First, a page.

The European Union has published strict guidelines to enforce net neutrality. However, the rules do have exceptions that mean they fall short of a ‘pure’ interpretation of the principle.
While the net neutrality debate in the US has been bogged down in arguments about legal authority in the rulemaking process, the EU had already agreed the net neutrality principle through the Telecoms Single Market Regulation. It’s up to individual countries to enforce that principle through local rules and, following a lengthy consultation, the EU has now produced guidelines for those rules.
The rules will affect internet service providers operating in any EU member country and in the vast majority of cases the ISPs won’t be allowed to offer faster or priority transmission based on either the source of the traffic or the type of data it carries.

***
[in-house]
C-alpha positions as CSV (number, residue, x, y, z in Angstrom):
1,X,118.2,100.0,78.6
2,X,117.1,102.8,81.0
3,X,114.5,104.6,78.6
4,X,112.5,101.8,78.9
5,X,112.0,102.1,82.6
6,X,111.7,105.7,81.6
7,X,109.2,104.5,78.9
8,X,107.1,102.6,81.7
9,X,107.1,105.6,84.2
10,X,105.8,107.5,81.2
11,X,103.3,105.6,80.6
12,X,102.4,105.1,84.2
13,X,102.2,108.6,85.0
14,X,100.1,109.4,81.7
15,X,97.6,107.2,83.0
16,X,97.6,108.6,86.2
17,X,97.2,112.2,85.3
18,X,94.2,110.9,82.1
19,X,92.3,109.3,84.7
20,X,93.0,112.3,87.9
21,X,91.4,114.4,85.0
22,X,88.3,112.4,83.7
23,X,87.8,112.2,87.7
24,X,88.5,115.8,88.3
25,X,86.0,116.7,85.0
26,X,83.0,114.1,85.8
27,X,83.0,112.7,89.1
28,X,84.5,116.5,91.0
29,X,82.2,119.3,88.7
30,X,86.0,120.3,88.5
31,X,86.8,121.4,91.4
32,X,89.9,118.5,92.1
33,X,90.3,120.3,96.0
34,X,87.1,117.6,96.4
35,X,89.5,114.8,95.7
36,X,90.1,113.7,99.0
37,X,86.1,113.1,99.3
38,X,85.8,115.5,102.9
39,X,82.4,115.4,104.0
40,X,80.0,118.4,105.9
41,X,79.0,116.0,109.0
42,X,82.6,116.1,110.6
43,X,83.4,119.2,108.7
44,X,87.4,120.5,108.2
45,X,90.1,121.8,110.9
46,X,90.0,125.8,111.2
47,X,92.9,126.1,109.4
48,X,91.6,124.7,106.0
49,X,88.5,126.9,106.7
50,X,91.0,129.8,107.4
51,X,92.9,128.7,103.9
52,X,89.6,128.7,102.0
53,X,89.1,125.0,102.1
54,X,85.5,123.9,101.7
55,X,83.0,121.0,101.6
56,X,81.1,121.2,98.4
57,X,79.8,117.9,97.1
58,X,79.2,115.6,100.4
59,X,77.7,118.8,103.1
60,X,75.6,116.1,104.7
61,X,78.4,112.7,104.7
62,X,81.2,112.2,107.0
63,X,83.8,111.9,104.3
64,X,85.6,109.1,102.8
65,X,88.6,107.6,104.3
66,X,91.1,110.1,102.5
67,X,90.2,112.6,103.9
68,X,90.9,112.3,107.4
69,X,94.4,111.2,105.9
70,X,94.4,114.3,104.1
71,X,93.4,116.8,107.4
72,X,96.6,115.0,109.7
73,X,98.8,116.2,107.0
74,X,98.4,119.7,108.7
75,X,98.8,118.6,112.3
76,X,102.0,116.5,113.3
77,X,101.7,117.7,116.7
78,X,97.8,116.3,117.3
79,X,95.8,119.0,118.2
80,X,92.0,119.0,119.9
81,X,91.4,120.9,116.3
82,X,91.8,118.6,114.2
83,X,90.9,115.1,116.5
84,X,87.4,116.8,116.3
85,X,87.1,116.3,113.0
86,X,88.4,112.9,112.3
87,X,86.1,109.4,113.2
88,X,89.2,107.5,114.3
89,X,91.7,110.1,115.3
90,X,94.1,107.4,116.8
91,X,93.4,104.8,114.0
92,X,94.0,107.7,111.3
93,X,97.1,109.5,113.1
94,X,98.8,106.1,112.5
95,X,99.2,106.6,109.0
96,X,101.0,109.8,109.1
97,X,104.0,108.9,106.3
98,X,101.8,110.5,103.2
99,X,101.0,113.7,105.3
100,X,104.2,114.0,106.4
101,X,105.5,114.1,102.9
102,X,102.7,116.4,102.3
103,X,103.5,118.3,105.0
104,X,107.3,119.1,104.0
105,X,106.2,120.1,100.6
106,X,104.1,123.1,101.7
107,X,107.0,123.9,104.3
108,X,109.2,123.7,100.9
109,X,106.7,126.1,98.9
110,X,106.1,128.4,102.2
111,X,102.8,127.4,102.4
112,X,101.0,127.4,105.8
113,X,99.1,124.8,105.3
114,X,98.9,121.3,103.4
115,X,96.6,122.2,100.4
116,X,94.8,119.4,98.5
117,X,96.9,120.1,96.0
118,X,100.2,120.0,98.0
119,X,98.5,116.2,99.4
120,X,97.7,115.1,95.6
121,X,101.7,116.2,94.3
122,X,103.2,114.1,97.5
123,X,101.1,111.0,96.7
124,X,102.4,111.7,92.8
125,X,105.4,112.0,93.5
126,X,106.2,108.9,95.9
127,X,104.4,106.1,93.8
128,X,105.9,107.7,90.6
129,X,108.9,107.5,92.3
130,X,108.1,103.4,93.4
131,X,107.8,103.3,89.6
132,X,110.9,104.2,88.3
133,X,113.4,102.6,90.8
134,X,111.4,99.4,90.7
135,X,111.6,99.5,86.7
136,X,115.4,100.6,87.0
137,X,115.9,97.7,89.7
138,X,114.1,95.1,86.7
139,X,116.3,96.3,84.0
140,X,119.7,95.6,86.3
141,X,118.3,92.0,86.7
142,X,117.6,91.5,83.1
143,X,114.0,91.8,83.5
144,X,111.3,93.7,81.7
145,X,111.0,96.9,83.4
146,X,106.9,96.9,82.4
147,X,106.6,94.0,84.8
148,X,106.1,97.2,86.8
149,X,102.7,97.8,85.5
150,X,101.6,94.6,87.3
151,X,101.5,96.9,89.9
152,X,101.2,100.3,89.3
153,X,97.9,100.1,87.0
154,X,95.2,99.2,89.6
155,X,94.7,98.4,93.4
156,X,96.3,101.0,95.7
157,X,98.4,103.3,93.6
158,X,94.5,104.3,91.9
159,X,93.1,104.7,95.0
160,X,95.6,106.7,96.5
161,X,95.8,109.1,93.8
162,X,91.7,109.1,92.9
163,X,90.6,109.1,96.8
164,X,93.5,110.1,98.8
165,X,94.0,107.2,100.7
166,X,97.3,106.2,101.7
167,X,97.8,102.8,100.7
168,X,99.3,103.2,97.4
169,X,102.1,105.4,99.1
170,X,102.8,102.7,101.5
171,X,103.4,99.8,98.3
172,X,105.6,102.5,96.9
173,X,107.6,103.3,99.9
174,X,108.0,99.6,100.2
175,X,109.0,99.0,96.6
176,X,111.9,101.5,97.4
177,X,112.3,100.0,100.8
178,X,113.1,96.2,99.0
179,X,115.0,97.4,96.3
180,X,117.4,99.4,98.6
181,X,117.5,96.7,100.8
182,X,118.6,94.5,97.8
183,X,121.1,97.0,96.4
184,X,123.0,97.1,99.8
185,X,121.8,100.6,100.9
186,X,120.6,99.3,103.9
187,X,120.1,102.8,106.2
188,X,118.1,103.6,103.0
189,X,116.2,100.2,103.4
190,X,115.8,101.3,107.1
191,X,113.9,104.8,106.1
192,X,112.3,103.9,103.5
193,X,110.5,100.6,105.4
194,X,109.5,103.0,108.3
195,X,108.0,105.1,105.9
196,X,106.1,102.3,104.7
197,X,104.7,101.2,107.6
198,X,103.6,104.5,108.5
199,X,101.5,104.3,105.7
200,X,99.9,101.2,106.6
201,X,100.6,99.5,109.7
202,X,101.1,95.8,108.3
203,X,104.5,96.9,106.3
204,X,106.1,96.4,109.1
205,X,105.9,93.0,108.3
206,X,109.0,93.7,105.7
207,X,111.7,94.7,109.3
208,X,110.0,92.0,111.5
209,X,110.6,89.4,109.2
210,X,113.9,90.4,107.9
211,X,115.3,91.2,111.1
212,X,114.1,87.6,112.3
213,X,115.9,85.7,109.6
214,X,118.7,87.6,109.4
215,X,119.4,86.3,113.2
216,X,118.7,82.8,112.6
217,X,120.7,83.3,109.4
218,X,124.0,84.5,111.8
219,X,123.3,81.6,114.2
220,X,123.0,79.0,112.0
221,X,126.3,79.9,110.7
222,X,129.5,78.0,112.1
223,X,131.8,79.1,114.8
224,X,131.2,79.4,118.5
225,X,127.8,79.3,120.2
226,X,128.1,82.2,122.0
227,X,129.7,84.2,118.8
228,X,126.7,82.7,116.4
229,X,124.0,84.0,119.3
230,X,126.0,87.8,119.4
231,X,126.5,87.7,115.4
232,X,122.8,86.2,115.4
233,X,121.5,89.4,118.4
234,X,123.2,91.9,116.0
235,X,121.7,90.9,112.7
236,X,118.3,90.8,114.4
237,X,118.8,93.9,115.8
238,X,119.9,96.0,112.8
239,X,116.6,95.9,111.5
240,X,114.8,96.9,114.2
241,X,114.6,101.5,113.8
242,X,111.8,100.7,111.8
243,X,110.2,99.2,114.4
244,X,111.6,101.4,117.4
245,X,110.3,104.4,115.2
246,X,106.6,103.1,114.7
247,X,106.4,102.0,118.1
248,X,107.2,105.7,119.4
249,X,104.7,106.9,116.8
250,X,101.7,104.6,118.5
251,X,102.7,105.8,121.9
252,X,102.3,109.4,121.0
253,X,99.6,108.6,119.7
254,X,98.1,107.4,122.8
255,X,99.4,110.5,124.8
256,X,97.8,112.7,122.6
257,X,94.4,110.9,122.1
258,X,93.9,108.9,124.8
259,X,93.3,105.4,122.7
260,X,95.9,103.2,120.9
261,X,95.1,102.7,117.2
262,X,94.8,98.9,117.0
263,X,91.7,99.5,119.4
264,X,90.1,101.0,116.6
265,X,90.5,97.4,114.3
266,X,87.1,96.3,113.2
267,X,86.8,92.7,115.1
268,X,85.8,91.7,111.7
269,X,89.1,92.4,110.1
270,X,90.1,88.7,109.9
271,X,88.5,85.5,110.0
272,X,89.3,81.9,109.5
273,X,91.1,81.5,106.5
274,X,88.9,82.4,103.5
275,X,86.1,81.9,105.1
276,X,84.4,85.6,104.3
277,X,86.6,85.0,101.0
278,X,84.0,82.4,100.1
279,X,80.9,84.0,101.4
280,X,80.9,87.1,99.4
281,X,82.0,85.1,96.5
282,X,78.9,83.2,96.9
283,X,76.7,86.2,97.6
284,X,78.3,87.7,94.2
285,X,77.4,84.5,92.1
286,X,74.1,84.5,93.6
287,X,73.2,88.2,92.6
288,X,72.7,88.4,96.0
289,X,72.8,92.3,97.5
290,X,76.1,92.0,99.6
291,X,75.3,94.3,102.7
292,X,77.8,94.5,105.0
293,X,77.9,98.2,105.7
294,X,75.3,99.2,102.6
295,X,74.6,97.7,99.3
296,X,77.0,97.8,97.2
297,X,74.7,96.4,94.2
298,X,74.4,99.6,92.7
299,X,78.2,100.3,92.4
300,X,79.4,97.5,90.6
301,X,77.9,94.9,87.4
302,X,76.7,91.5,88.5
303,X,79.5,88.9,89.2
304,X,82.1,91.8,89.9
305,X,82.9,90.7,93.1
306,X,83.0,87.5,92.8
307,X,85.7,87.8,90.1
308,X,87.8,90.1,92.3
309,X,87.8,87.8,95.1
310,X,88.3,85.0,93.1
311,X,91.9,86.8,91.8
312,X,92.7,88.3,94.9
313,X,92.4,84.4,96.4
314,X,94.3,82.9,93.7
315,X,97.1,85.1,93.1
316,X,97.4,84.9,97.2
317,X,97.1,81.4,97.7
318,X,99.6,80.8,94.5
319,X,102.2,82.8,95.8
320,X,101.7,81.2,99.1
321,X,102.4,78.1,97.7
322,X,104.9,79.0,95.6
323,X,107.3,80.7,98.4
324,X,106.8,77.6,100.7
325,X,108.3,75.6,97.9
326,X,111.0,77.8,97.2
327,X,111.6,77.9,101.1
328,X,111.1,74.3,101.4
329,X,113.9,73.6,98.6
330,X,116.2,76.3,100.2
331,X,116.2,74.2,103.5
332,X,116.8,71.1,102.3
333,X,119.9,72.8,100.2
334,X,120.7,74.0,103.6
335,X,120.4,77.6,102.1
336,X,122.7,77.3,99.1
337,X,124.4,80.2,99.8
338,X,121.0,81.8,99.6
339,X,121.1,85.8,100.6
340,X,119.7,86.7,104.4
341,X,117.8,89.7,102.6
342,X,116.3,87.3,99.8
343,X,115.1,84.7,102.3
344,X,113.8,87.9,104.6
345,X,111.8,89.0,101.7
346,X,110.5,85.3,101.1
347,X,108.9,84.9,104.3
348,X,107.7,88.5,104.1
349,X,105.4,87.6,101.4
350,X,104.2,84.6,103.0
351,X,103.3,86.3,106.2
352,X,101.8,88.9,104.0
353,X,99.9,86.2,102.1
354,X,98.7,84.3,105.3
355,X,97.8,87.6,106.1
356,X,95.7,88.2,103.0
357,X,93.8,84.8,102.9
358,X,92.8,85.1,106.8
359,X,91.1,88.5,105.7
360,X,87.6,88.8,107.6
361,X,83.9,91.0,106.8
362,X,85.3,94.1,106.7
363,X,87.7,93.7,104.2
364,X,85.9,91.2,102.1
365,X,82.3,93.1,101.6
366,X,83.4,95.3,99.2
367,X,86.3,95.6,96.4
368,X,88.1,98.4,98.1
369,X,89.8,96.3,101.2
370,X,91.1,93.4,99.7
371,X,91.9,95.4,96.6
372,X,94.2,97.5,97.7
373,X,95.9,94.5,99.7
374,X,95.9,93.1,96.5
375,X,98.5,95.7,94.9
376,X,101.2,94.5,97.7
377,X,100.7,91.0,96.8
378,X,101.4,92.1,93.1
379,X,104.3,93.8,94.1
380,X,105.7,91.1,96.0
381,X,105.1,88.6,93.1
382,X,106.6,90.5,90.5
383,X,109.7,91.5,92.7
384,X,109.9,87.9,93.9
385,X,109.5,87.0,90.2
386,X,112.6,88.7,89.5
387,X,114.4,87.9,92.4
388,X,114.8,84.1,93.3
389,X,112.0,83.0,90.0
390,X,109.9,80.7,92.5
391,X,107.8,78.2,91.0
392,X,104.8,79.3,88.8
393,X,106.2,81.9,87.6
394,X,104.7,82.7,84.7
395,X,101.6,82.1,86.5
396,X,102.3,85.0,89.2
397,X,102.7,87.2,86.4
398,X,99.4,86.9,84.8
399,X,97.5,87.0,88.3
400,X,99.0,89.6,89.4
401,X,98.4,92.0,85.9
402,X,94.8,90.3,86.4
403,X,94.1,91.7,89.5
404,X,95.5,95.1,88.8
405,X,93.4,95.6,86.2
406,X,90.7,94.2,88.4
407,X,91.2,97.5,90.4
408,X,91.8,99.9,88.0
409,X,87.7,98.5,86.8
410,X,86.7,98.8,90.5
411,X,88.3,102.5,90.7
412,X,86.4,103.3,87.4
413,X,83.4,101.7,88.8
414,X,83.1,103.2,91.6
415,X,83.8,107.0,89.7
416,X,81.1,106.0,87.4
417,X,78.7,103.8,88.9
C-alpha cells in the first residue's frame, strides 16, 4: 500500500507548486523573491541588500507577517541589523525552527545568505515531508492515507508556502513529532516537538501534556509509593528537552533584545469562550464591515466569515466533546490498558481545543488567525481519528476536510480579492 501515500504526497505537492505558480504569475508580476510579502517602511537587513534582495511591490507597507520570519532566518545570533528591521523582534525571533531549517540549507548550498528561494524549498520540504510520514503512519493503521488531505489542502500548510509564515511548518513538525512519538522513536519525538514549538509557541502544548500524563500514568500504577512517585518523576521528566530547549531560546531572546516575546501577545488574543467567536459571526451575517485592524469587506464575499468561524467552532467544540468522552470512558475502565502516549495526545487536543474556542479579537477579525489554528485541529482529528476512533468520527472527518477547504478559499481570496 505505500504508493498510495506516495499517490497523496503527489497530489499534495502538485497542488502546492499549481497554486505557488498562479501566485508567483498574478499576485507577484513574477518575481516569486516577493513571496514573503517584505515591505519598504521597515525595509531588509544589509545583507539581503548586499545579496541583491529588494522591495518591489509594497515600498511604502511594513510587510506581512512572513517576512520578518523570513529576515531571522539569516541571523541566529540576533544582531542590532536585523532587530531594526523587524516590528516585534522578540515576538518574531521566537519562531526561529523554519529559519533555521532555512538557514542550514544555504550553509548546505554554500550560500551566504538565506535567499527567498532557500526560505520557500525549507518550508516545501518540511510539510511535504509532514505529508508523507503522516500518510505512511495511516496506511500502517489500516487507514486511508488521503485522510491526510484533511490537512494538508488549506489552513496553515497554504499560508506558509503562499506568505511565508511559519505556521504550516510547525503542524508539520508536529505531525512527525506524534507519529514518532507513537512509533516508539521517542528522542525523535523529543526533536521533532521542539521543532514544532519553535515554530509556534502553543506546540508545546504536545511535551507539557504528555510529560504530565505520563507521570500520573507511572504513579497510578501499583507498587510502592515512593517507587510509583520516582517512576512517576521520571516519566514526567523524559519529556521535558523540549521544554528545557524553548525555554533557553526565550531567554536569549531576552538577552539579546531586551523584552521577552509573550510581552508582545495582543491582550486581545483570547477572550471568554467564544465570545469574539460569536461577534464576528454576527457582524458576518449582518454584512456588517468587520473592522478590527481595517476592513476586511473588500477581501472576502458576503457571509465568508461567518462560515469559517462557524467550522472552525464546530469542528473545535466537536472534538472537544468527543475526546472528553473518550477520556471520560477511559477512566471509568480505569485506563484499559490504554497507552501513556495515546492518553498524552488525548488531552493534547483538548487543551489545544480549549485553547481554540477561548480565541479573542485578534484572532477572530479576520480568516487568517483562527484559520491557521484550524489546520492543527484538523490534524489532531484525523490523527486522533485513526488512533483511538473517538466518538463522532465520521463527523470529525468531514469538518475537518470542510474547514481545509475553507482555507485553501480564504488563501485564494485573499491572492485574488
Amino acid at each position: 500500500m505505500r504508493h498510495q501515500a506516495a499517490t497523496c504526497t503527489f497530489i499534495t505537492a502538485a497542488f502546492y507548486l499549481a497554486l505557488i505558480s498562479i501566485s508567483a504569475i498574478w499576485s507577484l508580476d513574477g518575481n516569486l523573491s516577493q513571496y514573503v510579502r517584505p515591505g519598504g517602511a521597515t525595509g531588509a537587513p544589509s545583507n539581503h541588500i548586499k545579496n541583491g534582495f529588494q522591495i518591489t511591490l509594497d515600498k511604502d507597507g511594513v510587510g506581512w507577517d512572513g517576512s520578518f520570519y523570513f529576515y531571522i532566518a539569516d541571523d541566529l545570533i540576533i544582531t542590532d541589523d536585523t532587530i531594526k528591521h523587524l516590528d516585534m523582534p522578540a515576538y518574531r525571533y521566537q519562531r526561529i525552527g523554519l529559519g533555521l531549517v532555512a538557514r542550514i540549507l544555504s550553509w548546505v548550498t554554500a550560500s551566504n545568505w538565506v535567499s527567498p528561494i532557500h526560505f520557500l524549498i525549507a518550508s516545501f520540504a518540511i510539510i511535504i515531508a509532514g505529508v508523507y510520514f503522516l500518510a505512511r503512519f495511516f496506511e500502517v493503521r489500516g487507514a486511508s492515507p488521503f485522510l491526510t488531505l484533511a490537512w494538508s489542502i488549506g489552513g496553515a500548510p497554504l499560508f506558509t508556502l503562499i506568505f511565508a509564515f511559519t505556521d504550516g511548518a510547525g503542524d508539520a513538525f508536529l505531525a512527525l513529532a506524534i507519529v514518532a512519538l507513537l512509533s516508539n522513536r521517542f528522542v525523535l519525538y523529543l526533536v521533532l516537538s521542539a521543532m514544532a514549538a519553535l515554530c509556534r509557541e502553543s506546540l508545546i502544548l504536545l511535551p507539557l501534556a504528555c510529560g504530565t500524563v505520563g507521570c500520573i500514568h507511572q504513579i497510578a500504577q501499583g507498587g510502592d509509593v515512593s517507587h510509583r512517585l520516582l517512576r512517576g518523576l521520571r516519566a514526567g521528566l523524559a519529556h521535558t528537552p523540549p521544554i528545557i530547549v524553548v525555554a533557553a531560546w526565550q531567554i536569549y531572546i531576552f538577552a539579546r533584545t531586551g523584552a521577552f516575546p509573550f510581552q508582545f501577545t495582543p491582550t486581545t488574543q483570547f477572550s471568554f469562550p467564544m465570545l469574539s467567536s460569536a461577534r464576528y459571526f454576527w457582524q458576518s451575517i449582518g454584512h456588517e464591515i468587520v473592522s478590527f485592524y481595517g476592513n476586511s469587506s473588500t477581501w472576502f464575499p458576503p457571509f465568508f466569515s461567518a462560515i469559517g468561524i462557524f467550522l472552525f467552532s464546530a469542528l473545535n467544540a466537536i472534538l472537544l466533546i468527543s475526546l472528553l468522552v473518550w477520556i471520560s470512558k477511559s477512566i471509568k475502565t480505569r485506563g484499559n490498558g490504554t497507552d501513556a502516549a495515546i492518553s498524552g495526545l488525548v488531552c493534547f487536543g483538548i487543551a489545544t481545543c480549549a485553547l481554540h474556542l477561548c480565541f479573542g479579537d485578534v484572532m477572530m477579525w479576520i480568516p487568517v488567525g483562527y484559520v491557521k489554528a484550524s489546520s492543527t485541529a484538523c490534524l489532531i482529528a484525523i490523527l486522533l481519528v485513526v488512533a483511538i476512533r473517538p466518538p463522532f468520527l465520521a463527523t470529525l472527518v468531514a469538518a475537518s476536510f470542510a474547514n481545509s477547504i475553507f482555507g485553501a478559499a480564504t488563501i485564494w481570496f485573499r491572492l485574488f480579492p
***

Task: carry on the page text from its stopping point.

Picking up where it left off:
The main exception will be about “specialized services” that inherently require fast and reliable connections such as live video streaming for TV or remote healthcare. Even this exception is somewhat limited as while ISPs can give priority to such services, they can only do so if it would not degrade other traffic.
More controversially, providers can discriminate between types of traffic for three specific reasons:
- complying with a legal order;
- protecting the integrity and security of the network; or
- managing congestion.
That would allow, for example, slowing down traffic from peer-to-peer filesharing, but not favoring one P2P service over another, and not blocking P2P completely.
The rules also leave the national regulators with some leeway, for example over whether to allow ‘zero rating’ systems where mobile operators don’t count particular services towards monthly data caps.